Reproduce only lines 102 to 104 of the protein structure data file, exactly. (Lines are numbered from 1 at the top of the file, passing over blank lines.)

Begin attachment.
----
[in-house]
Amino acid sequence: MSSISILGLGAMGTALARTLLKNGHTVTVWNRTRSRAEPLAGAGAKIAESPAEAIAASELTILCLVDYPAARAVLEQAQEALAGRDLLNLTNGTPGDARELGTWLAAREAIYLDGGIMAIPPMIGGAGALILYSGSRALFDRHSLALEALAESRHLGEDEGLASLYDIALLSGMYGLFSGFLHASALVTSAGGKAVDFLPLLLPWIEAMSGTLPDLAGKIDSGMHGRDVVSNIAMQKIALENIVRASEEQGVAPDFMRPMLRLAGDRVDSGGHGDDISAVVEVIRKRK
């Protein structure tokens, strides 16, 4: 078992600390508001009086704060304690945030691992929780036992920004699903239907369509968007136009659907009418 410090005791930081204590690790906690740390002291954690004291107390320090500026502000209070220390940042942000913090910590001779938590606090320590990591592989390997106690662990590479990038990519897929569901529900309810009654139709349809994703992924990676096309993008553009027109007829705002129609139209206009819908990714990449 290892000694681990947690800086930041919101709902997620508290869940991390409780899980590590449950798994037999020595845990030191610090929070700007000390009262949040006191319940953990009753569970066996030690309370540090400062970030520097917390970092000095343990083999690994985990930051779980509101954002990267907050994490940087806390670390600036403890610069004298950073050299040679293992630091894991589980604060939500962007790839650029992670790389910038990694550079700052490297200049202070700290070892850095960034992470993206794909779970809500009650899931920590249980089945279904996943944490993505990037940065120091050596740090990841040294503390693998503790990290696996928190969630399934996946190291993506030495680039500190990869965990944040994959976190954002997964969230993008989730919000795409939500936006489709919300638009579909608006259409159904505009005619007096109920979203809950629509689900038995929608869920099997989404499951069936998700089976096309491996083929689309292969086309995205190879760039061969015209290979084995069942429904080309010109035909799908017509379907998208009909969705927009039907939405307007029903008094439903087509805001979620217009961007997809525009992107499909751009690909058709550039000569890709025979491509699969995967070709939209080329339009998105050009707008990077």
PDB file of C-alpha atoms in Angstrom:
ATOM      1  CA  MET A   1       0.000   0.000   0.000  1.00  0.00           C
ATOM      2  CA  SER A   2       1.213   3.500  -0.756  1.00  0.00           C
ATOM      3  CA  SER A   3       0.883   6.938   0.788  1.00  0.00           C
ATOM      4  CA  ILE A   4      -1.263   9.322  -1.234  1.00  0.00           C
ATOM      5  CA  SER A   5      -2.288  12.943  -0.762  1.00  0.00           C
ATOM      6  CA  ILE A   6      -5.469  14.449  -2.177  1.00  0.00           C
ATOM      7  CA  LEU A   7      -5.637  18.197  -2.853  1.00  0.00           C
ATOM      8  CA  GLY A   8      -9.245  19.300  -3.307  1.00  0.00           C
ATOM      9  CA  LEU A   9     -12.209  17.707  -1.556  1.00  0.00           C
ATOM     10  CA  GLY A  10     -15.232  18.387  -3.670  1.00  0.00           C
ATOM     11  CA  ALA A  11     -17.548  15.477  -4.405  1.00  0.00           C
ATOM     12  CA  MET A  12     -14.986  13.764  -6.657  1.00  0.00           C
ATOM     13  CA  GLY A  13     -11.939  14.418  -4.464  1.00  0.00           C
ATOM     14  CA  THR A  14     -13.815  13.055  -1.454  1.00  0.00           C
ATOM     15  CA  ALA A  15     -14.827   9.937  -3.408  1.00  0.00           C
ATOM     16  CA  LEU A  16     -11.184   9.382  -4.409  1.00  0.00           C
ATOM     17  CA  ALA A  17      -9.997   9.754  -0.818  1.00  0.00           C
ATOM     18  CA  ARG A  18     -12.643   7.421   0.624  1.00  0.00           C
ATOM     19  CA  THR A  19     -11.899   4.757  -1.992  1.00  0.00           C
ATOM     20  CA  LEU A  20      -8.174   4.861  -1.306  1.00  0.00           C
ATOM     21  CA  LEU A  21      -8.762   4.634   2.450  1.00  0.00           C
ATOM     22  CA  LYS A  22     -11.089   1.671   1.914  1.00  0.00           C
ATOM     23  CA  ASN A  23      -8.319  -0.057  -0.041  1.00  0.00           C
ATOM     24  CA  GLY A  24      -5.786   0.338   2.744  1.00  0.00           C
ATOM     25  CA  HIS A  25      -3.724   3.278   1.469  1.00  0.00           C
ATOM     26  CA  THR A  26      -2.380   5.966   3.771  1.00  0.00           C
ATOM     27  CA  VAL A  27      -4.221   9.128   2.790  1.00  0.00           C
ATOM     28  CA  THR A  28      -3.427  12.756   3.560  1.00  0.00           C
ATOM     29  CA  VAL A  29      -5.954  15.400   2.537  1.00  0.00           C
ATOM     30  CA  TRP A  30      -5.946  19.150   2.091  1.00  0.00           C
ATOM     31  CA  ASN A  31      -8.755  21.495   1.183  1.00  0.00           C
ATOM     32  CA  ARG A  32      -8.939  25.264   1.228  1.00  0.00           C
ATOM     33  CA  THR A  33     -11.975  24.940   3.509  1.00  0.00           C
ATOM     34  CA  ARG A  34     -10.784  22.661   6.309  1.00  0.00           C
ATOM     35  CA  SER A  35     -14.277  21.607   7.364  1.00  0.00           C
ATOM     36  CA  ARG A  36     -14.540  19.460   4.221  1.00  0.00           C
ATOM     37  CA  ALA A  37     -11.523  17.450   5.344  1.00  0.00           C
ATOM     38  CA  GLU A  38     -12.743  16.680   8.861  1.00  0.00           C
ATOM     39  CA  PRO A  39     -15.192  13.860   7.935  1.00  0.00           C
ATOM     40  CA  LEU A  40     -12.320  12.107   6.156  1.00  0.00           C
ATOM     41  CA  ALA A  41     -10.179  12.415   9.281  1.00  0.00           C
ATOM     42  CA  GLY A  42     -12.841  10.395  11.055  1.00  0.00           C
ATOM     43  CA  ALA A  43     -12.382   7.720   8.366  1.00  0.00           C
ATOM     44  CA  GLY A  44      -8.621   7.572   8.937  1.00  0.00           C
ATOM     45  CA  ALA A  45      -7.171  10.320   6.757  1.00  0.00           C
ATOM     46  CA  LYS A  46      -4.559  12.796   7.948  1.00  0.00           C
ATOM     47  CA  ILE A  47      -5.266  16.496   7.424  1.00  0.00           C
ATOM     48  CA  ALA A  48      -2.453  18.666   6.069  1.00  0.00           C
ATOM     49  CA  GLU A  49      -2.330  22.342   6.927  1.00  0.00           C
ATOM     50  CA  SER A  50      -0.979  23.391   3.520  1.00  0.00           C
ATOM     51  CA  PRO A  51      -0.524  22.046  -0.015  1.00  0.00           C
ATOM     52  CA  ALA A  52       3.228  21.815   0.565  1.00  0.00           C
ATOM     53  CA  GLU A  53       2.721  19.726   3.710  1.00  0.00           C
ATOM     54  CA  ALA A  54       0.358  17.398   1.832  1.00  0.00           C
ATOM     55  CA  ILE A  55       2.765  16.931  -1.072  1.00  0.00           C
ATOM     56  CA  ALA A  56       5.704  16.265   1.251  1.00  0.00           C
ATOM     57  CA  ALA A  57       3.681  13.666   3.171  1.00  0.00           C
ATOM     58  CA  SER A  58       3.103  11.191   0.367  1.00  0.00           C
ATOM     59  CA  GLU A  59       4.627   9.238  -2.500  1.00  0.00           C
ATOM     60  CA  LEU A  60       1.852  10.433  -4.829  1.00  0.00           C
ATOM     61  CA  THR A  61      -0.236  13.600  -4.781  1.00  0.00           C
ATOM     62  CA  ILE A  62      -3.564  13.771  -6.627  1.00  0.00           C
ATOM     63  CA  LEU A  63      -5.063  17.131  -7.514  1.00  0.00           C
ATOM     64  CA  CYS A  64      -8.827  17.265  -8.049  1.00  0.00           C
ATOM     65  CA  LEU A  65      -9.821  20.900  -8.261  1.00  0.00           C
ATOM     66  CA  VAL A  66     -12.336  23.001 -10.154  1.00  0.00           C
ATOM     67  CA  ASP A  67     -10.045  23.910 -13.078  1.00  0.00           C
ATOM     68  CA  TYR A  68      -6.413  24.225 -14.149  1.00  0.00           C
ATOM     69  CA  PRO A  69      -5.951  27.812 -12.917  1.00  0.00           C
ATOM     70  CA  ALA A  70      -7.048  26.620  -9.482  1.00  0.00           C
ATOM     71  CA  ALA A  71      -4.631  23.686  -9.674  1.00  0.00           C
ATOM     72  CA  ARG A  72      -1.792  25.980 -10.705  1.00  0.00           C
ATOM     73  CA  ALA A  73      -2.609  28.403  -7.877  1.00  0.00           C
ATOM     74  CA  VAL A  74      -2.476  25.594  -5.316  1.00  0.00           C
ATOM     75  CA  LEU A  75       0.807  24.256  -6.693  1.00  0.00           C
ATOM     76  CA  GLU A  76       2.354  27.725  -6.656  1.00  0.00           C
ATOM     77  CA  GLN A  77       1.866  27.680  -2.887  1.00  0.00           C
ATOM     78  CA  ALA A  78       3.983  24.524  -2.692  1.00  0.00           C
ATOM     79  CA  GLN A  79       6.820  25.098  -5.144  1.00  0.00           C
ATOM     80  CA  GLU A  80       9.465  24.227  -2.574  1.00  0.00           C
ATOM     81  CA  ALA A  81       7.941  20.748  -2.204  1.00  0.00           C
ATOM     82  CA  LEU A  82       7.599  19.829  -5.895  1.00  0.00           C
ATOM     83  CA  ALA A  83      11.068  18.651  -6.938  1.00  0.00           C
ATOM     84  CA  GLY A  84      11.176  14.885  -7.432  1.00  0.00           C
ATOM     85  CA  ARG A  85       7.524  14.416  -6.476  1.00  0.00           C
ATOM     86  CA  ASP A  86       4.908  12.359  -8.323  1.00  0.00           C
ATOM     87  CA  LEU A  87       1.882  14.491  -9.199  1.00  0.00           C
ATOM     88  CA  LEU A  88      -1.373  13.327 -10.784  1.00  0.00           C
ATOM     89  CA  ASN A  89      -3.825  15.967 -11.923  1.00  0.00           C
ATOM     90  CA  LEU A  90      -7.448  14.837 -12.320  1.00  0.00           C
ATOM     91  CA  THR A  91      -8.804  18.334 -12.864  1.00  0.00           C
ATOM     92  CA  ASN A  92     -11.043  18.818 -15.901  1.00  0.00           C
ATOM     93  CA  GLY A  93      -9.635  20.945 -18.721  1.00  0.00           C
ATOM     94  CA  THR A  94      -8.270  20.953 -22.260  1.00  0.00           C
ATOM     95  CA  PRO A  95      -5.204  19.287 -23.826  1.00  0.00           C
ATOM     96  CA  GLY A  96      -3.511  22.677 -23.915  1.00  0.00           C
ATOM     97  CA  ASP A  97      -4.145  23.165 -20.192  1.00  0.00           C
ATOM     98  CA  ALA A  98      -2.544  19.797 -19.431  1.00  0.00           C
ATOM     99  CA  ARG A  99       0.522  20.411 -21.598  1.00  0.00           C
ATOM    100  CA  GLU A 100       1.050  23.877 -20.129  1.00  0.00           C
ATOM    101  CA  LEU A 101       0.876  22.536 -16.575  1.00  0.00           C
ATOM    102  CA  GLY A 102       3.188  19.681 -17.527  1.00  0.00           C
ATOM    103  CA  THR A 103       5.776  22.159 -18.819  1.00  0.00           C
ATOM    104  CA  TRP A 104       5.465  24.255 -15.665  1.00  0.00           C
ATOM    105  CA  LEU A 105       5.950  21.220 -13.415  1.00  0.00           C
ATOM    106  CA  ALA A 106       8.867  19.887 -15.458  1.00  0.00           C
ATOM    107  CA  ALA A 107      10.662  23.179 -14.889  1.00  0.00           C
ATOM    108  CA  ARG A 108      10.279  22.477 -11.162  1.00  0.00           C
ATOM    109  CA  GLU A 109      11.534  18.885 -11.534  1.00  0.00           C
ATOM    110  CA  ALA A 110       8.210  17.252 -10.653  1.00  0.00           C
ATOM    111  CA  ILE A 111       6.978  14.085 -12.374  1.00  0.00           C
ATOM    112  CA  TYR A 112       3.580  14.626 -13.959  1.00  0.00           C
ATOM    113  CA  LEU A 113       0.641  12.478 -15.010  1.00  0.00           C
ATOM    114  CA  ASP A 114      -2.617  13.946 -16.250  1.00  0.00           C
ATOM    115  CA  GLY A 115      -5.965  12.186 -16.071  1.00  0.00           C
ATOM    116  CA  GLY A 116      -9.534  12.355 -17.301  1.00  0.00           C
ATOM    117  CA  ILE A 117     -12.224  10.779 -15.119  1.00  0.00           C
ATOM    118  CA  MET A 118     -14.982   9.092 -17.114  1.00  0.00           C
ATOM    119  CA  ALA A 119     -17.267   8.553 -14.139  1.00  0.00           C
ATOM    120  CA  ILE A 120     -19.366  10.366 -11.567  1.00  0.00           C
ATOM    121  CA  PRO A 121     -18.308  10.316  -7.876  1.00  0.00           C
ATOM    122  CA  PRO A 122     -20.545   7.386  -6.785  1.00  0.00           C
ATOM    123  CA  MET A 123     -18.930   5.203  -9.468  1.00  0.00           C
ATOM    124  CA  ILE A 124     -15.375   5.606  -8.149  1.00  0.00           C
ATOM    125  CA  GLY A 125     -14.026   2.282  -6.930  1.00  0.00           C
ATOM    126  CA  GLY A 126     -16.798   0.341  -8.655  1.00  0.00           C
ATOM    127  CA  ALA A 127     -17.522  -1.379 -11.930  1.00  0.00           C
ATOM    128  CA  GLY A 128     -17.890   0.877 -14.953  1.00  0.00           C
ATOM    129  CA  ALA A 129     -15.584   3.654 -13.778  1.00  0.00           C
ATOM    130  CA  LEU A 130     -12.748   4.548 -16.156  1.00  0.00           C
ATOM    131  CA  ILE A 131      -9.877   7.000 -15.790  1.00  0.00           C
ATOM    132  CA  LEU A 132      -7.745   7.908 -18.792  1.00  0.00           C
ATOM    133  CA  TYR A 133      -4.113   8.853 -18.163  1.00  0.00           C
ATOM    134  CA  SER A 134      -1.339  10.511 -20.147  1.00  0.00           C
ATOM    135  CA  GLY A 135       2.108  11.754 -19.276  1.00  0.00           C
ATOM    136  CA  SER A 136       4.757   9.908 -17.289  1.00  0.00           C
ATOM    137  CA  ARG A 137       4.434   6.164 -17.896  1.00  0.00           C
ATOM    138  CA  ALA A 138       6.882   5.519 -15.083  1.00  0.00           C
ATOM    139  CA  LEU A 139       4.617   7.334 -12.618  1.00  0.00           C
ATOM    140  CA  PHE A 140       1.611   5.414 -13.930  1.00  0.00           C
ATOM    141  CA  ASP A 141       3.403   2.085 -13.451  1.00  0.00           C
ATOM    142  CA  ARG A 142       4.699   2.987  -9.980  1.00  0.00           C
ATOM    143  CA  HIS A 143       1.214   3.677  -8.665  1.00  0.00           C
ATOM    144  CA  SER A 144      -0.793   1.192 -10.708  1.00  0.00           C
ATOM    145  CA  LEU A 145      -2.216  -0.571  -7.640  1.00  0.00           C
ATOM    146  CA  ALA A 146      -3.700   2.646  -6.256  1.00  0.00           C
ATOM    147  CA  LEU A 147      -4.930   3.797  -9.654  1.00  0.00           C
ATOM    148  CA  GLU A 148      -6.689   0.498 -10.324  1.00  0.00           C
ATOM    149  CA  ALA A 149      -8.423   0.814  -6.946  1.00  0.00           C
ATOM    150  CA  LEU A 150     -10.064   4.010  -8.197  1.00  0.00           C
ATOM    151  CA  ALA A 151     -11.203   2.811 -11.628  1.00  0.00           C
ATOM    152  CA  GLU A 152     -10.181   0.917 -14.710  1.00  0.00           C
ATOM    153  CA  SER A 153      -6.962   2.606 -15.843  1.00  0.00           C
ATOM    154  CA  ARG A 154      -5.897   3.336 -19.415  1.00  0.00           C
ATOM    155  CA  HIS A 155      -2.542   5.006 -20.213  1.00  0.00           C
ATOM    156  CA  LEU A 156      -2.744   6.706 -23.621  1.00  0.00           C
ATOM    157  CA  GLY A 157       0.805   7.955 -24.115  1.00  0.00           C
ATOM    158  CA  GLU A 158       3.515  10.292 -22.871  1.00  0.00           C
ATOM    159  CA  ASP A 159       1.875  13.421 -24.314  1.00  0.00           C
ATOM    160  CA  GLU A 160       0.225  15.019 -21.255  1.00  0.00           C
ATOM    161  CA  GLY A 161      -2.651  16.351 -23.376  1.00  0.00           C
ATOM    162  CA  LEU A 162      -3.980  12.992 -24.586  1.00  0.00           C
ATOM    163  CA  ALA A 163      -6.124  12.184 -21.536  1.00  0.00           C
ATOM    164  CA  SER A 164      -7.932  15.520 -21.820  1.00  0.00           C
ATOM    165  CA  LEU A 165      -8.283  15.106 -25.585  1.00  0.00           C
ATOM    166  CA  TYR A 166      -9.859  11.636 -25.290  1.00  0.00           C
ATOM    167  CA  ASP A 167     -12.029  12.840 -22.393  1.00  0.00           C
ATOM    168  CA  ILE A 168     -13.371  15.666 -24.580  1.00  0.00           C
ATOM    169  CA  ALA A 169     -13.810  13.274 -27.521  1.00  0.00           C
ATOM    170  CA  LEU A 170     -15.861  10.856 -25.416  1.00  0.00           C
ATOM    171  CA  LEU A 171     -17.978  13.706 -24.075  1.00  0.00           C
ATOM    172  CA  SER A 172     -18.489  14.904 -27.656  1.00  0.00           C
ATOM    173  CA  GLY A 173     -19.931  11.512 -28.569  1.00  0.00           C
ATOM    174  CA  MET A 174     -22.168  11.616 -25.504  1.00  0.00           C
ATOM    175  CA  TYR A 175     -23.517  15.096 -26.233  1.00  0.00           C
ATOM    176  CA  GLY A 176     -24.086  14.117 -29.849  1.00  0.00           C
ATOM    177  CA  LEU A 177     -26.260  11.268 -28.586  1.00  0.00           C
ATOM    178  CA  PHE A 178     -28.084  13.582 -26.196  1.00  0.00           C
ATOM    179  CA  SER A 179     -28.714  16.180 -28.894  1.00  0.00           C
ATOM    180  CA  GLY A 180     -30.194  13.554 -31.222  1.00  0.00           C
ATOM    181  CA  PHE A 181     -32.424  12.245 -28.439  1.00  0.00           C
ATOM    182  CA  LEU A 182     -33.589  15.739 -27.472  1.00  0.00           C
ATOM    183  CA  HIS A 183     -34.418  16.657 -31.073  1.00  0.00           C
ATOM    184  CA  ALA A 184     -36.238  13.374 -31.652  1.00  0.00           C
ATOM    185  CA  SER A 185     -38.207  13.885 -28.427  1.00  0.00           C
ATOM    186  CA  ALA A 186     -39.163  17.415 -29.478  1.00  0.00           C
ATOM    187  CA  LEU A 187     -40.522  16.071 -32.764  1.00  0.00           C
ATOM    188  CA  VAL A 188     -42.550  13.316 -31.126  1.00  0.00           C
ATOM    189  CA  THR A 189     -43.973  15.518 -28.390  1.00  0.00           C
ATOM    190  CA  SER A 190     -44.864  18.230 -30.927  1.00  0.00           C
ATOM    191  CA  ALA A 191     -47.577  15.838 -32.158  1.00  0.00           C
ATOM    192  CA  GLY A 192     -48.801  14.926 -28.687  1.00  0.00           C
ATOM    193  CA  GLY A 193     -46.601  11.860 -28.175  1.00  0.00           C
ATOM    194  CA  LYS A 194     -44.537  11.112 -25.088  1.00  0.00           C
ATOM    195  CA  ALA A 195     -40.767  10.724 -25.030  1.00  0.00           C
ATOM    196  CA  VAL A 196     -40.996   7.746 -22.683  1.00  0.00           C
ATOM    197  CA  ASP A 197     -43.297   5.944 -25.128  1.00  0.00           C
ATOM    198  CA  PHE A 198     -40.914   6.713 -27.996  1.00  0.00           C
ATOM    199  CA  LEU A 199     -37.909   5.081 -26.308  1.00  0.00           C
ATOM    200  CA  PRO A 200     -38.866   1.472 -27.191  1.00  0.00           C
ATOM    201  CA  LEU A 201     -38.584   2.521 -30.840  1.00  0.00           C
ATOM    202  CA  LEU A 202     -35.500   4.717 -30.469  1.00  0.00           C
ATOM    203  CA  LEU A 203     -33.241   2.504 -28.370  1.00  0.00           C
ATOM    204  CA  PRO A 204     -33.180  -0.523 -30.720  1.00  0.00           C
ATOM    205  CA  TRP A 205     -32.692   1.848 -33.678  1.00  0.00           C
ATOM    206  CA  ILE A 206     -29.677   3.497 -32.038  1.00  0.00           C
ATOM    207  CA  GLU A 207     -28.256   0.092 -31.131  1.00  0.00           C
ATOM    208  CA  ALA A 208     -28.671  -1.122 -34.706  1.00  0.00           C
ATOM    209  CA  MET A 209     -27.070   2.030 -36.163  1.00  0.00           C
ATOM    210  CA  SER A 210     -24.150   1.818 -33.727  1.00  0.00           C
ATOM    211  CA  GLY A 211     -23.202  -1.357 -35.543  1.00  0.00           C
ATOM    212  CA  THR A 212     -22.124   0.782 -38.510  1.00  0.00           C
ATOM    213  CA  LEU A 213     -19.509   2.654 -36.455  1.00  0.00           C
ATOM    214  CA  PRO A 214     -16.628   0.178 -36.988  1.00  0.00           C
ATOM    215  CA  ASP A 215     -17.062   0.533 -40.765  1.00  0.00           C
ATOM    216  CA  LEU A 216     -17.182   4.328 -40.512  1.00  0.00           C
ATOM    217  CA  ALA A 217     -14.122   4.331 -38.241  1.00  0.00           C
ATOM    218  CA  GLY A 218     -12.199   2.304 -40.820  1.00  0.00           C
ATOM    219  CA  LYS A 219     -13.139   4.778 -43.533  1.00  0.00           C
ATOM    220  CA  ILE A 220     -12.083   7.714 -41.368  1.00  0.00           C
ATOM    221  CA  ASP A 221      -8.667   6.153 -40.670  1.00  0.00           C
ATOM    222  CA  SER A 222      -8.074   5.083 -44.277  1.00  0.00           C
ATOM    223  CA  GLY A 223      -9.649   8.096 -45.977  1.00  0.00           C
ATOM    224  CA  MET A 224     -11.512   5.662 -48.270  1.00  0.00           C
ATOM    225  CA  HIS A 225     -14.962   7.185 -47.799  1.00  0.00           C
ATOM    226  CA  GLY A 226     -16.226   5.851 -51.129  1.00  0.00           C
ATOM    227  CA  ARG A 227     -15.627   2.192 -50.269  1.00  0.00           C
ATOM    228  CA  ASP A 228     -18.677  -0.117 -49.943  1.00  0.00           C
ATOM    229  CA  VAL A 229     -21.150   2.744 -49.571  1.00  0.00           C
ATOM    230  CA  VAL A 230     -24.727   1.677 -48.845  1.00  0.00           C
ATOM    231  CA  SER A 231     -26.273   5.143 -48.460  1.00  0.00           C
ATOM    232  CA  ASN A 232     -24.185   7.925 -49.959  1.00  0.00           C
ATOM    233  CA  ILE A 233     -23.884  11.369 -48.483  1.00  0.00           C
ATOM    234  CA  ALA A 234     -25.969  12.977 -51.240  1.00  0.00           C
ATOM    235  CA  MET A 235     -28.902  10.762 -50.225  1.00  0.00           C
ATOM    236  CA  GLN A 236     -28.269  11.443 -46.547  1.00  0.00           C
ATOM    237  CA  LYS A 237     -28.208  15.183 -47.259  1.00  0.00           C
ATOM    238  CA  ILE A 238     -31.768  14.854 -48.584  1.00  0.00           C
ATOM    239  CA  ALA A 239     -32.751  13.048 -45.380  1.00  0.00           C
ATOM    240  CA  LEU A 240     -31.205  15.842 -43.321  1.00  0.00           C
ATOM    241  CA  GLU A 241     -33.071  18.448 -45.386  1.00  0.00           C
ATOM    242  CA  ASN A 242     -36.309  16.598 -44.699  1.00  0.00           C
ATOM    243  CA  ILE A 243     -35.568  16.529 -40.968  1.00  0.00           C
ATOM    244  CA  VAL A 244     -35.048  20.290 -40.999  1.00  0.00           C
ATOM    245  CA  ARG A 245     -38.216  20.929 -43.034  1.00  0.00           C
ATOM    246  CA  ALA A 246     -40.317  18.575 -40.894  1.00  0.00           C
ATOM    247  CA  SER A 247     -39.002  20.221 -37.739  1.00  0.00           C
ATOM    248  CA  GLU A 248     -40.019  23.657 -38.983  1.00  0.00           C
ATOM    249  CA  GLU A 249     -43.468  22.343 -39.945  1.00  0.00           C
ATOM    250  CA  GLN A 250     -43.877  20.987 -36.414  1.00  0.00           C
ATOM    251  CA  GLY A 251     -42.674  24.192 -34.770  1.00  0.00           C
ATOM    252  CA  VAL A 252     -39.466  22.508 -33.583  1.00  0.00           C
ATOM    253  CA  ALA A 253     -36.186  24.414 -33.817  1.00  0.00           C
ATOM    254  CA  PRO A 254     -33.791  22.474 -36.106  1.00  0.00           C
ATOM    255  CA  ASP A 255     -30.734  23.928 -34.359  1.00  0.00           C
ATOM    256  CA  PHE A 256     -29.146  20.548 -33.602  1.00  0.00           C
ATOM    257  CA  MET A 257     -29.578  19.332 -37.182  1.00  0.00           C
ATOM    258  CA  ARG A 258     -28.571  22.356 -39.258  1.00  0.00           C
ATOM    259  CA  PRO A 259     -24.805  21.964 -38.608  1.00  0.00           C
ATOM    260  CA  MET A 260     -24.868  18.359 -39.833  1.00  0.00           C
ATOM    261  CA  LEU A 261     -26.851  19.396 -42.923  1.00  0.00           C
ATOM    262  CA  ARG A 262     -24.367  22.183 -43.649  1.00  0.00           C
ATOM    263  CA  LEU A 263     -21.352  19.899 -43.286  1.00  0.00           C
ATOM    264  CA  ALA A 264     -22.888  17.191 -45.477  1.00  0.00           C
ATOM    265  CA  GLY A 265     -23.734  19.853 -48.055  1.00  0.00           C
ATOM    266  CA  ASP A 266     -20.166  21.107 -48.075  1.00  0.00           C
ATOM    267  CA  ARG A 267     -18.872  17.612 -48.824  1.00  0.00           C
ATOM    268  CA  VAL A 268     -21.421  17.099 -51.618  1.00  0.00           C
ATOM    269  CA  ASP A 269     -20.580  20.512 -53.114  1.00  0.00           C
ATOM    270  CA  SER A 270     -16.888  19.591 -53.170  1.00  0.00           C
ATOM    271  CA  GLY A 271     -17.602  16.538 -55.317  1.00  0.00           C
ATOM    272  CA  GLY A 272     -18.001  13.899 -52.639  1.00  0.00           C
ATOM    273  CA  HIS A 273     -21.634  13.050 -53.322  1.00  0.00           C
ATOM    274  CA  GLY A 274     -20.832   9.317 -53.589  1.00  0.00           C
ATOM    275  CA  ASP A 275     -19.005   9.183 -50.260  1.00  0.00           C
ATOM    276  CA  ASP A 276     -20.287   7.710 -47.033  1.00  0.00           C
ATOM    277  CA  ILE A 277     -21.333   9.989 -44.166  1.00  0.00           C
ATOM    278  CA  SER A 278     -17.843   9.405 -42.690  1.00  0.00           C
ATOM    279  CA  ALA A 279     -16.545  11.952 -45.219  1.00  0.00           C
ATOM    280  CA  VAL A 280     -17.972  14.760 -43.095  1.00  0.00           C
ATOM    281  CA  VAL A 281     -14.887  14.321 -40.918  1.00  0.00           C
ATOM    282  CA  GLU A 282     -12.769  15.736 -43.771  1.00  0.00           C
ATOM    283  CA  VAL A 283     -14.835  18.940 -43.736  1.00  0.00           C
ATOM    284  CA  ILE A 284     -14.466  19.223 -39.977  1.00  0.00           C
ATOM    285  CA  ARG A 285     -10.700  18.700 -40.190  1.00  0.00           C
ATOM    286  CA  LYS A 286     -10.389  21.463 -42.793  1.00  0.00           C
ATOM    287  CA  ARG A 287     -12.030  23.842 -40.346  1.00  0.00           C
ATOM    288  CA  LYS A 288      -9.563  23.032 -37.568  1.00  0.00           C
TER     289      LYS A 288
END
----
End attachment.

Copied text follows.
ATOM     98  CA  ALA A  98      -2.544  19.797 -19.431  1.00  0.00           C
ATOM     99  CA  ARG A  99       0.522  20.411 -21.598  1.00  0.00           C
ATOM    100  CA  GLU A 100       1.050  23.877 -20.129  1.00  0.00           C